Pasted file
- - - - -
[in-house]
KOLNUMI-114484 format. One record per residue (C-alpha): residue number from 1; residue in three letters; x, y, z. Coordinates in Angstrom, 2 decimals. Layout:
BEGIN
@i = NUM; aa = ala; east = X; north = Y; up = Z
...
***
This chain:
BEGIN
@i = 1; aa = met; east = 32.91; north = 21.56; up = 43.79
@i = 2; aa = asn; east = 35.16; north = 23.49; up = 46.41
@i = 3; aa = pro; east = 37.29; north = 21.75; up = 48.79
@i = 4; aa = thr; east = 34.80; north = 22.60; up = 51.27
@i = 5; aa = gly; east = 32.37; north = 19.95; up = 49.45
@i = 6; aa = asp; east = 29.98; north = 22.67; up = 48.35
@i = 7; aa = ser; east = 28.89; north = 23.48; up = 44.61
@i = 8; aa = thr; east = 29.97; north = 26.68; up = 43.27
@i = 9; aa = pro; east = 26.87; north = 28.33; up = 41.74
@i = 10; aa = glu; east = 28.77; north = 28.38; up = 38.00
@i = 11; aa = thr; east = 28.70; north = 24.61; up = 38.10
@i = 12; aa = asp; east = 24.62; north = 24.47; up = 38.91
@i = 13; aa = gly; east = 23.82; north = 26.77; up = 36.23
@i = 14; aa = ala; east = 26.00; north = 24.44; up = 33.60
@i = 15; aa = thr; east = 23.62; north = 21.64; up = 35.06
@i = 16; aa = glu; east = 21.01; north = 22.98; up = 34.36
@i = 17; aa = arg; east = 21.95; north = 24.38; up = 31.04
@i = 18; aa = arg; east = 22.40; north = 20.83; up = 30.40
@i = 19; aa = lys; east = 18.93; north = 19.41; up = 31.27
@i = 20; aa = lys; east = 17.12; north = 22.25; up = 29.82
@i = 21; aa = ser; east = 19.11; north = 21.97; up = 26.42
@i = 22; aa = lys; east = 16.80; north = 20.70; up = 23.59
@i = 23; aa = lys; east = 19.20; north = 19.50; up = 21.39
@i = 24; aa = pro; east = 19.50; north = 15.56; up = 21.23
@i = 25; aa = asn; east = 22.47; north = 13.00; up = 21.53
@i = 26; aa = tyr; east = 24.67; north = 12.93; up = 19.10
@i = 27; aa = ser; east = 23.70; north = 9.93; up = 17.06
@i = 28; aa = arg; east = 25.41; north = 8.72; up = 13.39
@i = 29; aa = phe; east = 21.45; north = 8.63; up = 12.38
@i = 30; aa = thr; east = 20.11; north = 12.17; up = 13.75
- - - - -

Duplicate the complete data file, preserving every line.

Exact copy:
[in-house]
KOLNUMI-114484 format. One record per residue (C-alpha): residue number from 1; residue in three letters; x, y, z. Coordinates in Angstrom, 2 decimals. Layout:
BEGIN
@i = NUM; aa = ala; east = X; north = Y; up = Z
...
***
This chain:
BEGIN
@i = 1; aa = met; east = 32.91; north = 21.56; up = 43.79
@i = 2; aa = asn; east = 35.16; north = 23.49; up = 46.41
@i = 3; aa = pro; east = 37.29; north = 21.75; up = 48.79
@i = 4; aa = thr; east = 34.80; north = 22.60; up = 51.27
@i = 5; aa = gly; east = 32.37; north = 19.95; up = 49.45
@i = 6; aa = asp; east = 29.98; north = 22.67; up = 48.35
@i = 7; aa = ser; east = 28.89; north = 23.48; up = 44.61
@i = 8; aa = thr; east = 29.97; north = 26.68; up = 43.27
@i = 9; aa = pro; east = 26.87; north = 28.33; up = 41.74
@i = 10; aa = glu; east = 28.77; north = 28.38; up = 38.00
@i = 11; aa = thr; east = 28.70; north = 24.61; up = 38.10
@i = 12; aa = asp; east = 24.62; north = 24.47; up = 38.91
@i = 13; aa = gly; east = 23.82; north = 26.77; up = 36.23
@i = 14; aa = ala; east = 26.00; north = 24.44; up = 33.60
@i = 15; aa = thr; east = 23.62; north = 21.64; up = 35.06
@i = 16; aa = glu; east = 21.01; north = 22.98; up = 34.36
@i = 17; aa = arg; east = 21.95; north = 24.38; up = 31.04
@i = 18; aa = arg; east = 22.40; north = 20.83; up = 30.40
@i = 19; aa = lys; east = 18.93; north = 19.41; up = 31.27
@i = 20; aa = lys; east = 17.12; north = 22.25; up = 29.82
@i = 21; aa = ser; east = 19.11; north = 21.97; up = 26.42
@i = 22; aa = lys; east = 16.80; north = 20.70; up = 23.59
@i = 23; aa = lys; east = 19.20; north = 19.50; up = 21.39
@i = 24; aa = pro; east = 19.50; north = 15.56; up = 21.23
@i = 25; aa = asn; east = 22.47; north = 13.00; up = 21.53
@i = 26; aa = tyr; east = 24.67; north = 12.93; up = 19.10
@i = 27; aa = ser; east = 23.70; north = 9.93; up = 17.06
@i = 28; aa = arg; east = 25.41; north = 8.72; up = 13.39
@i = 29; aa = phe; east = 21.45; north = 8.63; up = 12.38
@i = 30; aa = thr; east = 20.11; north = 12.17; up = 13.75